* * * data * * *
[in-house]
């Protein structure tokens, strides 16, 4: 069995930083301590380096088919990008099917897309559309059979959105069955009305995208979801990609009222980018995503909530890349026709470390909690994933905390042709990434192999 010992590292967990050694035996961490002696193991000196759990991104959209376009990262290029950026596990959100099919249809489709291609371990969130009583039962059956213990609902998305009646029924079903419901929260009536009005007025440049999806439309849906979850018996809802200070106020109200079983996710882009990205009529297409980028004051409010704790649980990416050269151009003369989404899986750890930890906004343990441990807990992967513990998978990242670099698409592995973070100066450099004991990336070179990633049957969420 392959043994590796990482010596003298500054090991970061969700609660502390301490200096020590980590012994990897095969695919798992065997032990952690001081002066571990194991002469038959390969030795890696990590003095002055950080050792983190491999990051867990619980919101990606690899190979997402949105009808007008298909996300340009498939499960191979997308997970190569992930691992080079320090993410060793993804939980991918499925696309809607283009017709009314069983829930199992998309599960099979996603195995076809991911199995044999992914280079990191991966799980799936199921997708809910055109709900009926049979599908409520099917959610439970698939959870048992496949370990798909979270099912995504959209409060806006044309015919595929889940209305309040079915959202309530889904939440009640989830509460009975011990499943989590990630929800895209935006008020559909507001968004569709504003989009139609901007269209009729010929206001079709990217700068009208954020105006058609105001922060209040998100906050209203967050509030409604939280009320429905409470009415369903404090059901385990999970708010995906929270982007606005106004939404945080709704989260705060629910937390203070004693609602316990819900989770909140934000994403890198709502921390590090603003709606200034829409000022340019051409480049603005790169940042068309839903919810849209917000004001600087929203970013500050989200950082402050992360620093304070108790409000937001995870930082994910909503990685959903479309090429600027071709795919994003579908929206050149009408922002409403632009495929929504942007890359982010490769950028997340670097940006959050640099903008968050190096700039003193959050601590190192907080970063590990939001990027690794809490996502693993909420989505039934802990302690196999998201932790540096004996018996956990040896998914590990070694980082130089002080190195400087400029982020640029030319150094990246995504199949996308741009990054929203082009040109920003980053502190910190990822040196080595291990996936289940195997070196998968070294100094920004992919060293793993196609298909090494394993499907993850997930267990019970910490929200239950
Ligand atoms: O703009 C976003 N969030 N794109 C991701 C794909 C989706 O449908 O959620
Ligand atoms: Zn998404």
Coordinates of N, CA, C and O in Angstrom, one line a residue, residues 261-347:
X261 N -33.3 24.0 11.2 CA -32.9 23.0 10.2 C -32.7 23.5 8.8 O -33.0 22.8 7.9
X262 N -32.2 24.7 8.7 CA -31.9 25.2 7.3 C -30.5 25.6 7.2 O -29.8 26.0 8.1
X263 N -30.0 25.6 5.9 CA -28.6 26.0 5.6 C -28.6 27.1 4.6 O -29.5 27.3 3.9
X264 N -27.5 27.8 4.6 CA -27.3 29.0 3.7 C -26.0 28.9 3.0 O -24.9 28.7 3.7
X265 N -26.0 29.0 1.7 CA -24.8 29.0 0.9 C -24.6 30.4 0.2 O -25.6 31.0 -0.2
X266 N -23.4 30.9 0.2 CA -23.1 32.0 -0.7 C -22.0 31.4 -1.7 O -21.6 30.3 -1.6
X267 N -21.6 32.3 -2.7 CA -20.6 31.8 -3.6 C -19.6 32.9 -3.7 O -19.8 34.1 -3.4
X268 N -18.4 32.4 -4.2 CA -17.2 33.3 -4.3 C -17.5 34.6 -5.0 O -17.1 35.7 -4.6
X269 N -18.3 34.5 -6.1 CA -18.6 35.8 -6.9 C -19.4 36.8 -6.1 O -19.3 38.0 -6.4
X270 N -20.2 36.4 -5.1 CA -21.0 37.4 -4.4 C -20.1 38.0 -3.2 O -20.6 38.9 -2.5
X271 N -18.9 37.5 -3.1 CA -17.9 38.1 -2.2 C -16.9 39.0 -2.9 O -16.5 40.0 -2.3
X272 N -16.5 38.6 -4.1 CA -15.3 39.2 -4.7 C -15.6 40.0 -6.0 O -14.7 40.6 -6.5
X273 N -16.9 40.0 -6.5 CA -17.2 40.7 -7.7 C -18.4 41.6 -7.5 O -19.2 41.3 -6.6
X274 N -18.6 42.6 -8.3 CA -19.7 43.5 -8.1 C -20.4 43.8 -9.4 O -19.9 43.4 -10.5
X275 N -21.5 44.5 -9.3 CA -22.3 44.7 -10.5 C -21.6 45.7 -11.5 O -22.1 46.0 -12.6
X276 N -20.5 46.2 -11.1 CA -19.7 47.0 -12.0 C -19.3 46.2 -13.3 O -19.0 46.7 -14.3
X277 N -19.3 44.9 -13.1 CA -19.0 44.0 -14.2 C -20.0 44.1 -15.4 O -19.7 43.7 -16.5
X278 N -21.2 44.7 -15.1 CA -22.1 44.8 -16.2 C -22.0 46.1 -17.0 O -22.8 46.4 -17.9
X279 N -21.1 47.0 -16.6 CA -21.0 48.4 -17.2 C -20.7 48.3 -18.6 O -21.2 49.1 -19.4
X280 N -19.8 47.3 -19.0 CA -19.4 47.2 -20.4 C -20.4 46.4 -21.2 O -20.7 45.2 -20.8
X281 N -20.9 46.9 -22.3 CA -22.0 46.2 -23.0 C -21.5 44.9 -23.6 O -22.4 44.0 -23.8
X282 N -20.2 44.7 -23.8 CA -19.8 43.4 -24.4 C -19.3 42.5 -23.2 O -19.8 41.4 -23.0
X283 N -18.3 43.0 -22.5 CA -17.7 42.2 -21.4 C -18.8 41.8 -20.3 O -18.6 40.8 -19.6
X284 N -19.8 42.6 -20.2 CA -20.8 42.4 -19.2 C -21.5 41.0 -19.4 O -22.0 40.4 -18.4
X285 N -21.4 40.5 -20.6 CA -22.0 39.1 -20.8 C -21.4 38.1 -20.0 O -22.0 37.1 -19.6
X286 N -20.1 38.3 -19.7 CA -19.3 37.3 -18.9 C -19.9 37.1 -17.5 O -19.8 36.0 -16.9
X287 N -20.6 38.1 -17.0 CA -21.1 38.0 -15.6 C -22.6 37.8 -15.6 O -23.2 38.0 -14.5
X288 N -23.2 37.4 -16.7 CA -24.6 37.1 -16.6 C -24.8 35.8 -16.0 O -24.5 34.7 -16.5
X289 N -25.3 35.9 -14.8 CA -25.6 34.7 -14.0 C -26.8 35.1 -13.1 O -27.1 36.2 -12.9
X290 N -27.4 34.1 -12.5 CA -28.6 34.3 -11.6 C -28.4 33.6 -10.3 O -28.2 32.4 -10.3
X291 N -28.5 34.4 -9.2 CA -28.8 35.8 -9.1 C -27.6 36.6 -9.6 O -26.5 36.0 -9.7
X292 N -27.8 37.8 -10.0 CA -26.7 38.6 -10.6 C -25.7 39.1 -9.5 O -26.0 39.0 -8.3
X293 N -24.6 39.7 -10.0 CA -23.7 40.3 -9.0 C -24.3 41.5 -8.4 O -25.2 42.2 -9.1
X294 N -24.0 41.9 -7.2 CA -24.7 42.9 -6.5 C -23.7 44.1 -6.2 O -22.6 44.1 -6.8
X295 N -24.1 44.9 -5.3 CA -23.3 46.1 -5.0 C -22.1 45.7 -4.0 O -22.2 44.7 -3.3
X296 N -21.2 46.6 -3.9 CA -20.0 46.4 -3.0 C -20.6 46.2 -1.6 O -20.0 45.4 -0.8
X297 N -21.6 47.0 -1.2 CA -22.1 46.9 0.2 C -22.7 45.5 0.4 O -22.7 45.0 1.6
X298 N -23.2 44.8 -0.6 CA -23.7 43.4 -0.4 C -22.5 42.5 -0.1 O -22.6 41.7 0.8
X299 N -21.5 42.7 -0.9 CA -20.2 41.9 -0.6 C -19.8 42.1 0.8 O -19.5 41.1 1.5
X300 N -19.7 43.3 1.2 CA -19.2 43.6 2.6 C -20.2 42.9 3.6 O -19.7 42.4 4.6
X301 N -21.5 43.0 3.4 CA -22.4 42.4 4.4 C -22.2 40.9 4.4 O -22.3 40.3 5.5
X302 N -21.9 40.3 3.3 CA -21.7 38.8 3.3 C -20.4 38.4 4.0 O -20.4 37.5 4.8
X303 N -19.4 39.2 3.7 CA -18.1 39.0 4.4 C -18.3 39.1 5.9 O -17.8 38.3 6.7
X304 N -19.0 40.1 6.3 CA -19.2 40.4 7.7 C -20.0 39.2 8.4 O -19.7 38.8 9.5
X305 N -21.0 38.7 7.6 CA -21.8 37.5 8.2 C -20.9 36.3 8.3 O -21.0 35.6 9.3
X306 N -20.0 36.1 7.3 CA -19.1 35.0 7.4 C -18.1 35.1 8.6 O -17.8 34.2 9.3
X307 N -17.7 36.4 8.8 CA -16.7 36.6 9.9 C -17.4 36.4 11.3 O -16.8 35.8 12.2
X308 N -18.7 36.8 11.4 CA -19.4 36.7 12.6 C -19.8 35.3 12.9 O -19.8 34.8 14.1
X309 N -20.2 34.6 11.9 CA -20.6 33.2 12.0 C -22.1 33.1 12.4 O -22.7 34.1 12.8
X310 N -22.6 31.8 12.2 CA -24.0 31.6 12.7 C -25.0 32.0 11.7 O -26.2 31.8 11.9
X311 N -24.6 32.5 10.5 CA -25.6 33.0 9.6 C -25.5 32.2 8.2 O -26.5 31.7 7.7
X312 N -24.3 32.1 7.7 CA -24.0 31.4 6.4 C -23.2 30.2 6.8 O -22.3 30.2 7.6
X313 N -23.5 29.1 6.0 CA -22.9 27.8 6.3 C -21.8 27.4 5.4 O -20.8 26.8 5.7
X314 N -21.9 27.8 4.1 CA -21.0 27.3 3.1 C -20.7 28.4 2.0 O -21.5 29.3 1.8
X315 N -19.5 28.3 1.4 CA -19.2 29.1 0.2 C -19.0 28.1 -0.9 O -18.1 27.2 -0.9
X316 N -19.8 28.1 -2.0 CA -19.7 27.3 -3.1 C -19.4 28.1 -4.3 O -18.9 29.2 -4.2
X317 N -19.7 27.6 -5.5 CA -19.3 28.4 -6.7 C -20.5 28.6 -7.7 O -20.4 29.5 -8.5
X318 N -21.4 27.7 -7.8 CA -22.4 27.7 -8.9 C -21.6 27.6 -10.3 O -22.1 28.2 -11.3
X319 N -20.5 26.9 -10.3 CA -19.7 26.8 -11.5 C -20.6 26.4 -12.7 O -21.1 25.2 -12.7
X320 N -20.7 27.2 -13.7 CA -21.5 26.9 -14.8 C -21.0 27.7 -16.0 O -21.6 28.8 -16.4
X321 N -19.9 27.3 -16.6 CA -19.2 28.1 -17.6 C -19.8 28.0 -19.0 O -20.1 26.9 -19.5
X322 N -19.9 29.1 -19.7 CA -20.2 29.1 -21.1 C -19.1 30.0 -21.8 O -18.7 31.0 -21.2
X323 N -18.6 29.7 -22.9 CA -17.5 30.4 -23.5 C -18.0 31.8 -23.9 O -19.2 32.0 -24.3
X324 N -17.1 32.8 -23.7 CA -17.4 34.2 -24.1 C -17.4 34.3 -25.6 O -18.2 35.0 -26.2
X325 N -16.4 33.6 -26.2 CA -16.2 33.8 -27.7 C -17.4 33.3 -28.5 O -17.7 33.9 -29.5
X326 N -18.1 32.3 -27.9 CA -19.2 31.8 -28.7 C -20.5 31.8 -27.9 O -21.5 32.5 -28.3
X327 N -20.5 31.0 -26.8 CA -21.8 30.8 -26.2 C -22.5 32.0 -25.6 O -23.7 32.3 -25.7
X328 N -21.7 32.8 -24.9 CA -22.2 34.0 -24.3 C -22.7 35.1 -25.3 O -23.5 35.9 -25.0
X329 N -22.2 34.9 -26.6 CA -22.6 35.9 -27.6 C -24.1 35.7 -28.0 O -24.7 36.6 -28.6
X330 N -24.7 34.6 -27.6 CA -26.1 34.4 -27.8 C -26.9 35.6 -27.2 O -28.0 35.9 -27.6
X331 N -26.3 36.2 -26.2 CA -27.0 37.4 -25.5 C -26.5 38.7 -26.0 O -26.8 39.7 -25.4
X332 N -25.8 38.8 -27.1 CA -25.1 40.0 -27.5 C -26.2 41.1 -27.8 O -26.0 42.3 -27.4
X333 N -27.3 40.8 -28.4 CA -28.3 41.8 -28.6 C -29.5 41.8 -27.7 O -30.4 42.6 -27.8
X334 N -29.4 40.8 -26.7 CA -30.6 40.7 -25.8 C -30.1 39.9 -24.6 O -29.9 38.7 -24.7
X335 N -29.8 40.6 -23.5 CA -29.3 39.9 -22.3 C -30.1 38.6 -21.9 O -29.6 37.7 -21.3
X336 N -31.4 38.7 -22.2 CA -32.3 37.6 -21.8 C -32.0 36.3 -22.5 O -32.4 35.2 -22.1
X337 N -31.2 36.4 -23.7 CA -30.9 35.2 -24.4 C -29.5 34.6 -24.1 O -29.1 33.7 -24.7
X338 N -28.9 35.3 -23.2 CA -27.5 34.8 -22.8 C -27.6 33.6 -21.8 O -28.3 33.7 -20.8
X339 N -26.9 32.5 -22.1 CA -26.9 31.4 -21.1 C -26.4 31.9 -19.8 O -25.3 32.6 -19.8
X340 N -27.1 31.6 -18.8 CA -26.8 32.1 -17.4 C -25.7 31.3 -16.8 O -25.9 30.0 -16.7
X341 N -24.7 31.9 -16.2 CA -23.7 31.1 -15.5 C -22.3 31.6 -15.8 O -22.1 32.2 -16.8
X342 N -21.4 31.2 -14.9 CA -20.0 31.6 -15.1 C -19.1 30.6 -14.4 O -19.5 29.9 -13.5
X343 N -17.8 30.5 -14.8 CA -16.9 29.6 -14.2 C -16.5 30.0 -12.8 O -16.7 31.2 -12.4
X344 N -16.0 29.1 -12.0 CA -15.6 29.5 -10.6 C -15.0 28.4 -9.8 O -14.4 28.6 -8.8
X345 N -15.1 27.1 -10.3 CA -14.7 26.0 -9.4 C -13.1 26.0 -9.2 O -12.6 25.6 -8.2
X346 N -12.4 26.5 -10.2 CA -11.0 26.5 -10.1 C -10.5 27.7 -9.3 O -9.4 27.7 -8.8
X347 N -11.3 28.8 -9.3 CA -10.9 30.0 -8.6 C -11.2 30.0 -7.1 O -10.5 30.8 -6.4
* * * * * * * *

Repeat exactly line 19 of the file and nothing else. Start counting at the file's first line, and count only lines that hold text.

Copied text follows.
X274 N -18.6 42.6 -8.3 CA -19.7 43.5 -8.1 C -20.4 43.8 -9.4 O -19.9 43.4 -10.5